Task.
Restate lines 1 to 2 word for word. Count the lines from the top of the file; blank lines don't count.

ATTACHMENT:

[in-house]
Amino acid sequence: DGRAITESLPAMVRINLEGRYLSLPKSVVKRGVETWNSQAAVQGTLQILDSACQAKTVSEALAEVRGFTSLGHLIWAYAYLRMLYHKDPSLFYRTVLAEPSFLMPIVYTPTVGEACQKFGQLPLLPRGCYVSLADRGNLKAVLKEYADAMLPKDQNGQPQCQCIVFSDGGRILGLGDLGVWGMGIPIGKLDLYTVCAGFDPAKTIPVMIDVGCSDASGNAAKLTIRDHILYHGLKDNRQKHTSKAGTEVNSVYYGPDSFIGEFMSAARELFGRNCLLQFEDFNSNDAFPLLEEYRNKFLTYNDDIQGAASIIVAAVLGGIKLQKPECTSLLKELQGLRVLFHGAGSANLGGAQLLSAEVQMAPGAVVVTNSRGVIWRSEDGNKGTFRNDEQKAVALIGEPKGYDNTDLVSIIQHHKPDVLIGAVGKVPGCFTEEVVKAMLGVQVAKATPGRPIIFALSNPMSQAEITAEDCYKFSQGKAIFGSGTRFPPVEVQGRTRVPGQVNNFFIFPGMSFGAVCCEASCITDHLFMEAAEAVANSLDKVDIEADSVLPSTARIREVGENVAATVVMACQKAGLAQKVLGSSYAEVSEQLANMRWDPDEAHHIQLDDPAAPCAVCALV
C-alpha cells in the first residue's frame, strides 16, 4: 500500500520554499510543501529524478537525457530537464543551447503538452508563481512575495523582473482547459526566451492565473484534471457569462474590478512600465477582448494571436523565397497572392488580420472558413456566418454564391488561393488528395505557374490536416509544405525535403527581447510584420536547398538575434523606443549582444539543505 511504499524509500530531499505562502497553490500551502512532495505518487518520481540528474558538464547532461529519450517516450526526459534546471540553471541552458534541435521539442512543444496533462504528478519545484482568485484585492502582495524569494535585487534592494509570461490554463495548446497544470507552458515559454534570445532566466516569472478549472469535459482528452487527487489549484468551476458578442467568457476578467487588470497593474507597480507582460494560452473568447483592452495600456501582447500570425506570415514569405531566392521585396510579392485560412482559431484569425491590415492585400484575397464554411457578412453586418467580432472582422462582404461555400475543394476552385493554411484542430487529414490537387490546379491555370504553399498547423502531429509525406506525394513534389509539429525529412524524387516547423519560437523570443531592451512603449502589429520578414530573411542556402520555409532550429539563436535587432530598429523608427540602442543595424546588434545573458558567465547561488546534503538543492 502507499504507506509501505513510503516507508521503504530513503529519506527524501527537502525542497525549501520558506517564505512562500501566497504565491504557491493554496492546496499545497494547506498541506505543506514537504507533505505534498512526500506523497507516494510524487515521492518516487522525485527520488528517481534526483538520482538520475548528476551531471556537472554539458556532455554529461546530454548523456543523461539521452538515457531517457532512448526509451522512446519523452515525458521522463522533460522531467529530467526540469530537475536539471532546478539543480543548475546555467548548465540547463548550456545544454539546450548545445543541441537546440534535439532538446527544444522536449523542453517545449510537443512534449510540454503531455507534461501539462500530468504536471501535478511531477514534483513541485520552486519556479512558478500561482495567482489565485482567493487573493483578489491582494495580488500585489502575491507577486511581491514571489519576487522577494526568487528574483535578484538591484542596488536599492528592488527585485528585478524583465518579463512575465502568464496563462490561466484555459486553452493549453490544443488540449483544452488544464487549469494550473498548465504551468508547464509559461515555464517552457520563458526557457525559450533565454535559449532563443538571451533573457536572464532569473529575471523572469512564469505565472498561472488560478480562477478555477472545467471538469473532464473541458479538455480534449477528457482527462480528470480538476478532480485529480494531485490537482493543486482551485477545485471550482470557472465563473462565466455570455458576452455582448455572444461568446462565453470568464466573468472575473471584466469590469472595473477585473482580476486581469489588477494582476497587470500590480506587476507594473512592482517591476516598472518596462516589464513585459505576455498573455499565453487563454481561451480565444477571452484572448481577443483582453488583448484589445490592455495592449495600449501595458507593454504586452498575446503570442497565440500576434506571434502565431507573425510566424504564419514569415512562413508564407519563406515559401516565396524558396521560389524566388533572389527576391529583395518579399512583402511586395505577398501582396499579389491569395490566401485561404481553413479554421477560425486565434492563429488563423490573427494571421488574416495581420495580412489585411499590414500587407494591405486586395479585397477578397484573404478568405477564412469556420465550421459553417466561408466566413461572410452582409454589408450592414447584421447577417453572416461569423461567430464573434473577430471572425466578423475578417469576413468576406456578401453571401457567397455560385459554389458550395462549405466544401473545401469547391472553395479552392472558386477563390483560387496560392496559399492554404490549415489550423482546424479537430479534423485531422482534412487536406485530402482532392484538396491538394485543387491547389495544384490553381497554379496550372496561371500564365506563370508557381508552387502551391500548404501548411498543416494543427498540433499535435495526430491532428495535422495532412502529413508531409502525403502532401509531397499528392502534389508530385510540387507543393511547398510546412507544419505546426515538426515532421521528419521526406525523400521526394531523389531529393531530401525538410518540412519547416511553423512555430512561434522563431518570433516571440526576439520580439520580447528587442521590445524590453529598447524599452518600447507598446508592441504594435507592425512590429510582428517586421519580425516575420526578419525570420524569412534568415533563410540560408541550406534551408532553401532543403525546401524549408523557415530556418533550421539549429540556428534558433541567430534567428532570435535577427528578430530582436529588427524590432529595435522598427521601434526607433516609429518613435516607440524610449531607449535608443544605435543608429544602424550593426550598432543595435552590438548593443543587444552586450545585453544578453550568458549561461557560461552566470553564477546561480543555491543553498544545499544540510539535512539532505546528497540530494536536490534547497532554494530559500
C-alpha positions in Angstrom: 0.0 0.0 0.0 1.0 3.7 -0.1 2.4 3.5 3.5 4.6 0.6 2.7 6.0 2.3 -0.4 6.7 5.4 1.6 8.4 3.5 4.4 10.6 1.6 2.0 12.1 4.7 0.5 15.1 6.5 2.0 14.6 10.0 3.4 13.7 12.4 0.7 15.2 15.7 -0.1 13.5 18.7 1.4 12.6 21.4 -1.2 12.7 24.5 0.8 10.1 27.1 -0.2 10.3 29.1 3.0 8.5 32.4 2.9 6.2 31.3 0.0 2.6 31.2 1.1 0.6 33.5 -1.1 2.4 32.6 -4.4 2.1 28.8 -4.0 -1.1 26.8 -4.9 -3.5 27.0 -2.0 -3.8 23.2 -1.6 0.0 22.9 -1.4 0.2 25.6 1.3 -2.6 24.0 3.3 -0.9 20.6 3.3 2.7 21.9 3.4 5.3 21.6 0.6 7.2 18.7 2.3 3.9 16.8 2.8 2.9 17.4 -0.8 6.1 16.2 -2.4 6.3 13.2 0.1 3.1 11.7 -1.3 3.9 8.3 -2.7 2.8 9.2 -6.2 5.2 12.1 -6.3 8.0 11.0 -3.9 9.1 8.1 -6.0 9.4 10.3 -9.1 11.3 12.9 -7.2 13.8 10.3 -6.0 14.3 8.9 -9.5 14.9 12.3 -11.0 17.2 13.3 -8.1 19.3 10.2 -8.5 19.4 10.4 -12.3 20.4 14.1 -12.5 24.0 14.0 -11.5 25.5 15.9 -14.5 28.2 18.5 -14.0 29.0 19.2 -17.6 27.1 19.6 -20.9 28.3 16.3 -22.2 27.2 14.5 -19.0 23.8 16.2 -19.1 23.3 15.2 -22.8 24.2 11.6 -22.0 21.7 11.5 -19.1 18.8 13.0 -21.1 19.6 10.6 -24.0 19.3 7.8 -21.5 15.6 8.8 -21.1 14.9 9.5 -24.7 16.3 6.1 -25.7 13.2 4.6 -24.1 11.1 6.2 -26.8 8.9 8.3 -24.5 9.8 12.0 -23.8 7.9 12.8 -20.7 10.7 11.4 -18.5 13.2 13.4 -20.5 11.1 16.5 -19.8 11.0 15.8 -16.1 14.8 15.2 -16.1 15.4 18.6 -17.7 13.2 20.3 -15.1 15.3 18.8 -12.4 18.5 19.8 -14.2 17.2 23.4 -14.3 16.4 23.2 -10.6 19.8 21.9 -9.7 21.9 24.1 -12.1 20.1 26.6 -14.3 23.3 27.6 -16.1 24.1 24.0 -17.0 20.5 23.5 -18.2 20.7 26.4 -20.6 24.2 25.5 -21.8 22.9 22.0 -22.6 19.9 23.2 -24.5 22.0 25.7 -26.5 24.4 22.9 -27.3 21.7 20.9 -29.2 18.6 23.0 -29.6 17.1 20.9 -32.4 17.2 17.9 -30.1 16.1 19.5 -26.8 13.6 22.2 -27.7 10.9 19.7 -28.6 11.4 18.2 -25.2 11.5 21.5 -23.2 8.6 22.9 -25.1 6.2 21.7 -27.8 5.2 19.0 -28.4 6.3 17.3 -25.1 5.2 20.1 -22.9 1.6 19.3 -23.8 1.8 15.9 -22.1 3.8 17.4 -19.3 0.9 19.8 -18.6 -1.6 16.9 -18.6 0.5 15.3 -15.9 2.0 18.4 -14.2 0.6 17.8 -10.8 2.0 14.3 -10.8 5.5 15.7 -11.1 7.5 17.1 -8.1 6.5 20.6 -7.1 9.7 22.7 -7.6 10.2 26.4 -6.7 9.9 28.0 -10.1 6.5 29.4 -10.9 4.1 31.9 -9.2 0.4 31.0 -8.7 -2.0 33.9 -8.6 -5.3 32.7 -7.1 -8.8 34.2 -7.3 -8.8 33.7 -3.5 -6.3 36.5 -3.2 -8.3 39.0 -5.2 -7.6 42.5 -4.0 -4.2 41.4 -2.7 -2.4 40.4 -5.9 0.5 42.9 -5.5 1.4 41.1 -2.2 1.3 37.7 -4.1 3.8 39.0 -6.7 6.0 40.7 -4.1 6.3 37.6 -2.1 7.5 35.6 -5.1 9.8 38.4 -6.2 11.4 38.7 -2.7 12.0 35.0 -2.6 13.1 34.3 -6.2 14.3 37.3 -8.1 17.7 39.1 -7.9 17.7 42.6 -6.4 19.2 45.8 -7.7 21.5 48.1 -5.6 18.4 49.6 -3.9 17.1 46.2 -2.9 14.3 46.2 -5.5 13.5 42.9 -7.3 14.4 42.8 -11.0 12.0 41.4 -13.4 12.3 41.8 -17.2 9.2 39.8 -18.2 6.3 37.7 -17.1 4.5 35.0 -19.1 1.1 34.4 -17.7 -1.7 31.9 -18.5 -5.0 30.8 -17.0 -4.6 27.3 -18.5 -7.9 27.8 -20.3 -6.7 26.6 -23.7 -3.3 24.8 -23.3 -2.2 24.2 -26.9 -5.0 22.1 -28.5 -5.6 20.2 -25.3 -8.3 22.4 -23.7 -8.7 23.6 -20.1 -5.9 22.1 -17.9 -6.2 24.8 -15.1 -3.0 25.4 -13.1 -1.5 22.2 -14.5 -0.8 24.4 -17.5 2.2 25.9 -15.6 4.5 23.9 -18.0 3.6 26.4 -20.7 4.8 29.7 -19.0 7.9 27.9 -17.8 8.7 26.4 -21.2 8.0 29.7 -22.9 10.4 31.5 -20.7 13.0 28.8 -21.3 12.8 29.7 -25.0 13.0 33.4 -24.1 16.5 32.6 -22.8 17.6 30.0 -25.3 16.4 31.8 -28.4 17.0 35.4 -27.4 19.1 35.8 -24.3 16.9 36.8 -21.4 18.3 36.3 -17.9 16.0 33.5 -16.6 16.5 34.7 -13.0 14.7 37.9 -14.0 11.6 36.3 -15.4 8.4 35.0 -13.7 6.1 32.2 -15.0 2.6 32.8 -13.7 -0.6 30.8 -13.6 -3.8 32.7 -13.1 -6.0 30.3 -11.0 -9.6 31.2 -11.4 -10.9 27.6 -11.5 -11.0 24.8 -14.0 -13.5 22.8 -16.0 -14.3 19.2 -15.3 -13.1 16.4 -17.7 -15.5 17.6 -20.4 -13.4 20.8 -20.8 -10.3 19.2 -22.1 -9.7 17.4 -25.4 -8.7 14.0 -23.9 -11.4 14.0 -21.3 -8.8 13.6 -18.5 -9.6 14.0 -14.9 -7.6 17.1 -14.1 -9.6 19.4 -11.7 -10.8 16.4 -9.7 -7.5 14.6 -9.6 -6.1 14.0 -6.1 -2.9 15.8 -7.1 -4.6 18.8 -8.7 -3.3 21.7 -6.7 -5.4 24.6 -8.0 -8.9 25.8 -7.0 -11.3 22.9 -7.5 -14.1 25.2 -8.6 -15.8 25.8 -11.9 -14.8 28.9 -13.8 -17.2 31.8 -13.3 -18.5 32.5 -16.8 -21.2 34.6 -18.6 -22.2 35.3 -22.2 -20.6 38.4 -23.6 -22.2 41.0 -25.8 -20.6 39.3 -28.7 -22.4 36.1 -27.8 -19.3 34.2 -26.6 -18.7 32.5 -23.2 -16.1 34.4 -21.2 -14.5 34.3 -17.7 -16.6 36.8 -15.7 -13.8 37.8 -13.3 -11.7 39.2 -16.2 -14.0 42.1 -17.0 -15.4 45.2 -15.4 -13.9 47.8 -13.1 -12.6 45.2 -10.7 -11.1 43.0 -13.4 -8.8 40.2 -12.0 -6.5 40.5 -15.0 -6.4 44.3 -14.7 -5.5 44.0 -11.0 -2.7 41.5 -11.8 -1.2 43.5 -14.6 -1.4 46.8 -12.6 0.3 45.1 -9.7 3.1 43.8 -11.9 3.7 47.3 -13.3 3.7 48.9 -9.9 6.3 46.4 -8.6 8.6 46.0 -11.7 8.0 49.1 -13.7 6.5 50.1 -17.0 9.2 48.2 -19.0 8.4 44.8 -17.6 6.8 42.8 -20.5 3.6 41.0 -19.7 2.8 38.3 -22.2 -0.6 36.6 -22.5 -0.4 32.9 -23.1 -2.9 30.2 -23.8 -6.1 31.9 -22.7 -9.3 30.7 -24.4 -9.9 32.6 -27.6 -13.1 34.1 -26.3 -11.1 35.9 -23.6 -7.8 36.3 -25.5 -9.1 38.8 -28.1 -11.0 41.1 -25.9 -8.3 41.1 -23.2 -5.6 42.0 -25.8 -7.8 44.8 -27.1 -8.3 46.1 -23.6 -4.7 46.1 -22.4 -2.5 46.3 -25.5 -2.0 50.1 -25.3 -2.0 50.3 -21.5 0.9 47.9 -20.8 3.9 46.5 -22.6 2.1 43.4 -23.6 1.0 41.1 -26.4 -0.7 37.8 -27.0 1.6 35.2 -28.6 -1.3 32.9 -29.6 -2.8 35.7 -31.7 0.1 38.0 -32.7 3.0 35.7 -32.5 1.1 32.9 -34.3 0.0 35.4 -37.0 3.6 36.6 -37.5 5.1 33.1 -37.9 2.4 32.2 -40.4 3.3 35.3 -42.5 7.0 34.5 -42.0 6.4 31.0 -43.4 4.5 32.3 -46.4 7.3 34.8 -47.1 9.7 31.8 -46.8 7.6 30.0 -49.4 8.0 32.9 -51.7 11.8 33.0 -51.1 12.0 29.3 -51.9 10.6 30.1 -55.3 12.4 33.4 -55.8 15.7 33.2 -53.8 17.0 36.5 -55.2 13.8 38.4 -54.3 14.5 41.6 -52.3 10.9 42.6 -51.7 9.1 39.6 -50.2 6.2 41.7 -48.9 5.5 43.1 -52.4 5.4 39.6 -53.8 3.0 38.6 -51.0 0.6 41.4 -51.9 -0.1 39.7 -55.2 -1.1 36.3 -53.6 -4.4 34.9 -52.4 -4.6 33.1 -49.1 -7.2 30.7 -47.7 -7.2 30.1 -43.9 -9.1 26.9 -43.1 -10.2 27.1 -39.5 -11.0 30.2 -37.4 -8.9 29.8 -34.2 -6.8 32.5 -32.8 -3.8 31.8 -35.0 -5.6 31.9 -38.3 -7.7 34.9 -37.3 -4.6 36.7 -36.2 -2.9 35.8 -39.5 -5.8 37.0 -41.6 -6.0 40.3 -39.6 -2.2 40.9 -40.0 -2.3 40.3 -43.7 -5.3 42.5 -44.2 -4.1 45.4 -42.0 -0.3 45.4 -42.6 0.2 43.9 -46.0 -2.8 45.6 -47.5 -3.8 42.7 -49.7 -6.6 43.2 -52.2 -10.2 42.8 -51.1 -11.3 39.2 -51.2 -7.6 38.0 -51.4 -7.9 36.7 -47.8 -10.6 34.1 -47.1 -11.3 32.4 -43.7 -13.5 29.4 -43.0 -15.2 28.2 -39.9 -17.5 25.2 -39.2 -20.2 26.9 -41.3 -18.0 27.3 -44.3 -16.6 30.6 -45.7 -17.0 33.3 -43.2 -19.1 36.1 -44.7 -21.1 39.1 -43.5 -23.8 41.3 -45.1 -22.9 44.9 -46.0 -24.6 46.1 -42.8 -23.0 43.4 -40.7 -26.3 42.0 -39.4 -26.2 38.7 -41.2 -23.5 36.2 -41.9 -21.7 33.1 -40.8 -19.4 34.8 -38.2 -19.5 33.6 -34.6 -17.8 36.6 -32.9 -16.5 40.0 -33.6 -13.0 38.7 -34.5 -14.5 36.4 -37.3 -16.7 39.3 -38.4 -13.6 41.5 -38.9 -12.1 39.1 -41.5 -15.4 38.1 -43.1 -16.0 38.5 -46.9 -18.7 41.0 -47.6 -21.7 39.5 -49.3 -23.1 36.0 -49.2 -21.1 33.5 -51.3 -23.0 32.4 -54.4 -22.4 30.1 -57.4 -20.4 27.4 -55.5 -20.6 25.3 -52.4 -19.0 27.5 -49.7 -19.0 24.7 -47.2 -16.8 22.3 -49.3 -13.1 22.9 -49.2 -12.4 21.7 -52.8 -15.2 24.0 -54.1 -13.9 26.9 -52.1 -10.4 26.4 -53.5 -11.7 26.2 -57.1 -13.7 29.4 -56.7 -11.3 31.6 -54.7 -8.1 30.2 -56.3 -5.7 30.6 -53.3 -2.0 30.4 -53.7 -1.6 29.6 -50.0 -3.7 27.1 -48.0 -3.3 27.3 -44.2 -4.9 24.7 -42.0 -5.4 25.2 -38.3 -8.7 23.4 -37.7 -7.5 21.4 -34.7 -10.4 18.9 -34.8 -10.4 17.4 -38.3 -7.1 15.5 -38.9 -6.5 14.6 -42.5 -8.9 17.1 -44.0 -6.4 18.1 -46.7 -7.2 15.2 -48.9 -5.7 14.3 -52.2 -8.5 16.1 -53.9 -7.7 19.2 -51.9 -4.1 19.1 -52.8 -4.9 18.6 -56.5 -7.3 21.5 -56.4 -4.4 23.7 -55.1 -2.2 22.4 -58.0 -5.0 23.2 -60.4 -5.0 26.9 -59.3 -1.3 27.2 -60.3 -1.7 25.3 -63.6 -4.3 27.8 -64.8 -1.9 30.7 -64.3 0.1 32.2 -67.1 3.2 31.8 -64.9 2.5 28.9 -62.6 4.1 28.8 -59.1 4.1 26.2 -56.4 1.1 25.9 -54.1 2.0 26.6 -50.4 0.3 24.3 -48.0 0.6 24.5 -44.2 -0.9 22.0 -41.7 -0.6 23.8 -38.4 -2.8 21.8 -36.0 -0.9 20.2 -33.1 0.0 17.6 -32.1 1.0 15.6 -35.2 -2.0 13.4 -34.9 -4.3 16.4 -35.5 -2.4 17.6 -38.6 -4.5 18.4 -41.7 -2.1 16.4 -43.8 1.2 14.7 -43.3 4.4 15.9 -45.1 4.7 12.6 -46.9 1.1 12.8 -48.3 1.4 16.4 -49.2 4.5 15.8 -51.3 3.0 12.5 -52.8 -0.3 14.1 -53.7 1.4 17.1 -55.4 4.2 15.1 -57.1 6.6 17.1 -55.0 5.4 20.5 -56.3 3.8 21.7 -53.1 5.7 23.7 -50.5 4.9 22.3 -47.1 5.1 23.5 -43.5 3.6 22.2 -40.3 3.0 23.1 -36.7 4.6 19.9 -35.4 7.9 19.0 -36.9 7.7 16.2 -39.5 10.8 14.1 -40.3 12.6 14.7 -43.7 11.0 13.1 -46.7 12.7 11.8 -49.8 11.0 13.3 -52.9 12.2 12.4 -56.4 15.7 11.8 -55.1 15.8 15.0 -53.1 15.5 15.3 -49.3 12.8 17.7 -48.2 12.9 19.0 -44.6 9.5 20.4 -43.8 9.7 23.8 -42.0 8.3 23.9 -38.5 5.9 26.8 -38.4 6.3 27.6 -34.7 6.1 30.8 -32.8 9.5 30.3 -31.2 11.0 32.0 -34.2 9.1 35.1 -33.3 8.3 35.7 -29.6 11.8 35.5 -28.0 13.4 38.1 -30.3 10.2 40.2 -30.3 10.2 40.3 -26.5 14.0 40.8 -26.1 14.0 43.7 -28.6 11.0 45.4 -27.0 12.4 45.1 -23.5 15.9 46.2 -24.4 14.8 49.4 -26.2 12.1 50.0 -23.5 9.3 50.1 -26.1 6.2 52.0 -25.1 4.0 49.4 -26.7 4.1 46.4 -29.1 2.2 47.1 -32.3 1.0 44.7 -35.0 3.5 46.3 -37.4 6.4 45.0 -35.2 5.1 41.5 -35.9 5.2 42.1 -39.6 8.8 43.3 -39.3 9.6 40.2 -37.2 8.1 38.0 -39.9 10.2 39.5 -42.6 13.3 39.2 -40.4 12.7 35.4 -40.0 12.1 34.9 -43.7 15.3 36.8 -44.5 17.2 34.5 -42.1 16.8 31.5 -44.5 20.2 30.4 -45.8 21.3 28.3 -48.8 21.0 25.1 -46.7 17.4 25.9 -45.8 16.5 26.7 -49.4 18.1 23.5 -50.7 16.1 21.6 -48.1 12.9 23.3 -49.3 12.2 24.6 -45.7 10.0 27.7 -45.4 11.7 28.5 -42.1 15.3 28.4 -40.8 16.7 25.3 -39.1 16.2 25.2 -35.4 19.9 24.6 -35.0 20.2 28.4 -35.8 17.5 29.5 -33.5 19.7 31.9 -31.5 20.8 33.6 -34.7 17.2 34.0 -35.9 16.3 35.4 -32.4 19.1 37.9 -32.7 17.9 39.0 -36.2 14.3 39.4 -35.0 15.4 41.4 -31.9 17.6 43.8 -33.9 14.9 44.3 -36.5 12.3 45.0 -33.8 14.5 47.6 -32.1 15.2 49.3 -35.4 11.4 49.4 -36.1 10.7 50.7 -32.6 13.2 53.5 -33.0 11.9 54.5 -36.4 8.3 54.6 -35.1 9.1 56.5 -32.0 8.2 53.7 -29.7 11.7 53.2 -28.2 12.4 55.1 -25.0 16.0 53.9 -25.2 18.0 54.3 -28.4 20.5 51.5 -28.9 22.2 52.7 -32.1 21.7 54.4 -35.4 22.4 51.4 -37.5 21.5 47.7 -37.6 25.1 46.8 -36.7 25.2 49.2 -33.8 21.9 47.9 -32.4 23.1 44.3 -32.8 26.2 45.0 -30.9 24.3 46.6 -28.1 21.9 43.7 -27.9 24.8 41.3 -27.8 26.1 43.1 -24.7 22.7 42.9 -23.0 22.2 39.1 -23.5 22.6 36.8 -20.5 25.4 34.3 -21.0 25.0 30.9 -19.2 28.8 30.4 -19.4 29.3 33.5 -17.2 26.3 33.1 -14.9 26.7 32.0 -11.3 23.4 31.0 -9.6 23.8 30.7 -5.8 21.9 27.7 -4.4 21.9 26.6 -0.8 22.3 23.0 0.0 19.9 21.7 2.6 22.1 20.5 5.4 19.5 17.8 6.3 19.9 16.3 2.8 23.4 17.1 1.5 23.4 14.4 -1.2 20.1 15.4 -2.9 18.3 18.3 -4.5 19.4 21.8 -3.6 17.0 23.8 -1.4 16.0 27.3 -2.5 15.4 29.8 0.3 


[in-house]
Amino acid sequence: DGRAITESLPAMVRINLEGRYLSLPKSVVKRGVETWNSQAAVQGTLQILDSACQAKTVSEALAEVRGFTSLGHLIWAYAYLRMLYHKDPSLFYRTVLAEPSFLMPIVYTPTVGEACQKFGQLPLLPRGCYVSLADRGNLKAVLKEYADAMLPKDQNGQPQCQCIVFSDGGRILGLGDLGVWGMGIPIGKLDLYTVCAGFDPAKTIPVMIDVGCSDASGNAAKLTIRDHILYHGLKDNRQKHTSKAGTEVNSVYYGPDSFIGEFMSAARELFGRNCLLQFEDFNSNDAFPLLEEYRNKFLTYNDDIQGAASIIVAAVLGGIKLQKPECTSLLKELQGLRVLFHGAGSANLGGAQLLSAEVQMAPGAVVVTNSRGVIWRSEDGNKGTFRNDEQKAVALIGEPKGYDNTDLVSIIQHHKPDVLIGAVGKVPGCFTEEVVKAMLGVQVAKATPGRPIIFALSNPMSQAEITAEDCYKFSQGKAIFGSGTRFPPVEVQGRTRVPGQVNNFFIFPGMSFGAVCCEASCITDHLFMEAAEAVANSLDKVDIEADSVLPSTARIREVGENVAATVVMACQKAGLAQKVLGSSYAEVSEQLANMRWDPDEAHHIQLDDPAAPCAVCALV